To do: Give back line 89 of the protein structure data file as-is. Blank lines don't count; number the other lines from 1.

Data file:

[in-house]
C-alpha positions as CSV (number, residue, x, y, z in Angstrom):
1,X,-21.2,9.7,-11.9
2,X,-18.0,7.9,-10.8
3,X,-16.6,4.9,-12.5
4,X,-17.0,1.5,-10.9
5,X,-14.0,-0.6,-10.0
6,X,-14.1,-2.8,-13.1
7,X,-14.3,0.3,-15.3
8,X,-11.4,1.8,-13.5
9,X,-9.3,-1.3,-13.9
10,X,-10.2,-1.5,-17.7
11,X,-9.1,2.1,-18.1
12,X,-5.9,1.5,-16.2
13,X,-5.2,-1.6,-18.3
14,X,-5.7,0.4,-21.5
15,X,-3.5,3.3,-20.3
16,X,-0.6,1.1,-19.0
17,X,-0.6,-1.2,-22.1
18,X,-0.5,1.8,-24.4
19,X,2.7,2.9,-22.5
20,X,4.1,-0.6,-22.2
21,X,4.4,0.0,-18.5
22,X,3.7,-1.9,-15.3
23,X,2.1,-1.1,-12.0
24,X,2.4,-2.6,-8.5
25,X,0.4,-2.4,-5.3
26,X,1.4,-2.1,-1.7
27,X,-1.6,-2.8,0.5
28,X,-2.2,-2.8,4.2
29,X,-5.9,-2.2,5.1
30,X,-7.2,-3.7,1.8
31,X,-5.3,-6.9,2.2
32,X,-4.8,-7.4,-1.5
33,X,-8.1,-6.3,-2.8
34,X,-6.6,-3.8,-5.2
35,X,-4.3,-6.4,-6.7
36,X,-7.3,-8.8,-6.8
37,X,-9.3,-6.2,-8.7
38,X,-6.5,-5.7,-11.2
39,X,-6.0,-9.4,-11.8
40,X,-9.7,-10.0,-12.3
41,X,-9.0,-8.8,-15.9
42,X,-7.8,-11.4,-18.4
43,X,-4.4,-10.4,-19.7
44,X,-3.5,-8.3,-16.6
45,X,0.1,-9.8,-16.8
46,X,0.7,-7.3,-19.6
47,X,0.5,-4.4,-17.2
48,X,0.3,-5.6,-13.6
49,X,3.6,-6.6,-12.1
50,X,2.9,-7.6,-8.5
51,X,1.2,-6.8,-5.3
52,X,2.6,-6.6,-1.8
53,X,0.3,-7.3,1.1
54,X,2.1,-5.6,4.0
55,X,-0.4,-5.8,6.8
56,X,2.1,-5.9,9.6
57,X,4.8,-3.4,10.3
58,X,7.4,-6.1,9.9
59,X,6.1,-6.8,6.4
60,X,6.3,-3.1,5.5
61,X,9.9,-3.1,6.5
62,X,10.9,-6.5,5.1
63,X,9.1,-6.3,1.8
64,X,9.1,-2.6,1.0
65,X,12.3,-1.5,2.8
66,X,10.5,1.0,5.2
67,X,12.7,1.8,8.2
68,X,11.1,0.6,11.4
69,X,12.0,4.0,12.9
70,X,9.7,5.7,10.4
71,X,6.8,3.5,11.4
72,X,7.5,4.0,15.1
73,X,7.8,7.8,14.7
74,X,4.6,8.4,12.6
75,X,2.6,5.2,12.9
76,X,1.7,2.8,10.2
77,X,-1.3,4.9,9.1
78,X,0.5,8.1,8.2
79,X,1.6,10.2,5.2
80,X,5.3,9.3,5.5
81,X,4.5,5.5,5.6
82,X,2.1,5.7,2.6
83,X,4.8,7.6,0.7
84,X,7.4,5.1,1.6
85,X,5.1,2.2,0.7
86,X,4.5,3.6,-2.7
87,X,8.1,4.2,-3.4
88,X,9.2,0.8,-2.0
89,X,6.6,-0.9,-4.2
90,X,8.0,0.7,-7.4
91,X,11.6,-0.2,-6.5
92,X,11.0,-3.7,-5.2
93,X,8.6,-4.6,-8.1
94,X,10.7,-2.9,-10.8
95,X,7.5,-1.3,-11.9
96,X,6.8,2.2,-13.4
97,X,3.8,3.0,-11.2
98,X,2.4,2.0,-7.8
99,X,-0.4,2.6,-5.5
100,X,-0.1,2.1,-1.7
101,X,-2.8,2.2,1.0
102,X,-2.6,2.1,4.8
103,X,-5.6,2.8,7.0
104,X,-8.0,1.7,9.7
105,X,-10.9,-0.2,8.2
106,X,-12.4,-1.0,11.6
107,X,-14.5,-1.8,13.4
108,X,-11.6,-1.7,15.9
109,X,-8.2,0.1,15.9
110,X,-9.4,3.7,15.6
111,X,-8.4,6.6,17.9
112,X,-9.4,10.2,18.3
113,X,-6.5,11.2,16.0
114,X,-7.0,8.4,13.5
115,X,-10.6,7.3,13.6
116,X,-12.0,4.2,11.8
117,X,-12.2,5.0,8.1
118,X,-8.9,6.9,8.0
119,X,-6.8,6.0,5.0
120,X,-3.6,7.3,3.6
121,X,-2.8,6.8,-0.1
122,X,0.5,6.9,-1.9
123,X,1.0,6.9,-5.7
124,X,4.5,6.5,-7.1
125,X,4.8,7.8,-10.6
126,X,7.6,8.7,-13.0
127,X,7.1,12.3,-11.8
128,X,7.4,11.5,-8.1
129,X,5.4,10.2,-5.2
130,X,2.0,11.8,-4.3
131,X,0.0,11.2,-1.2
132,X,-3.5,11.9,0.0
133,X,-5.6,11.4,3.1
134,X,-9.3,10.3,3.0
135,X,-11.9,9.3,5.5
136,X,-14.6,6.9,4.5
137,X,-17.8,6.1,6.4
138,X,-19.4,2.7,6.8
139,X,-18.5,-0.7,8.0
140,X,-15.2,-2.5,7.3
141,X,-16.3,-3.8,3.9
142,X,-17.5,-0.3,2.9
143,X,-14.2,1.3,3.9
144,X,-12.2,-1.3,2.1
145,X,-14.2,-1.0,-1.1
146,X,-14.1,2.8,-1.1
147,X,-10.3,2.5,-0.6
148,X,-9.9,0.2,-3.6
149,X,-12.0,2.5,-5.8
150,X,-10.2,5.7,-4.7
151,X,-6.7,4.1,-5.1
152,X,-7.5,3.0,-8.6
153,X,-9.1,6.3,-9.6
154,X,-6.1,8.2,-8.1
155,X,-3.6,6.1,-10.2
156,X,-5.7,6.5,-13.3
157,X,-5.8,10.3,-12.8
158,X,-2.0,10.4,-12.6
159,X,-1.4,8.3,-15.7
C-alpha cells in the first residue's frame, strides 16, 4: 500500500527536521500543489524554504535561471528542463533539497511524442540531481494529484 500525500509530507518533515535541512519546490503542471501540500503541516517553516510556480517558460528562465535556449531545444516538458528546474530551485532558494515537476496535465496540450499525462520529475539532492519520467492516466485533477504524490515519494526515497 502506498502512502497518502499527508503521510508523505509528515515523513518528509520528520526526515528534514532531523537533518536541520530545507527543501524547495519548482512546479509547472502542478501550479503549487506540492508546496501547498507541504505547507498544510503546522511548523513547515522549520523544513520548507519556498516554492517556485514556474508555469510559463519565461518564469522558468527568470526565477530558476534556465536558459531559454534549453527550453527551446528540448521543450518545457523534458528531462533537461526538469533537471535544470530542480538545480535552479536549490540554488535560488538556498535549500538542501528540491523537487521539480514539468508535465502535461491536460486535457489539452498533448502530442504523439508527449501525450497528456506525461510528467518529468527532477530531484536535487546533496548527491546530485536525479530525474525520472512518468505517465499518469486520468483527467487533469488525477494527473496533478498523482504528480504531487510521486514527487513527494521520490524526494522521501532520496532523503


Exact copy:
87,X,8.1,4.2,-3.4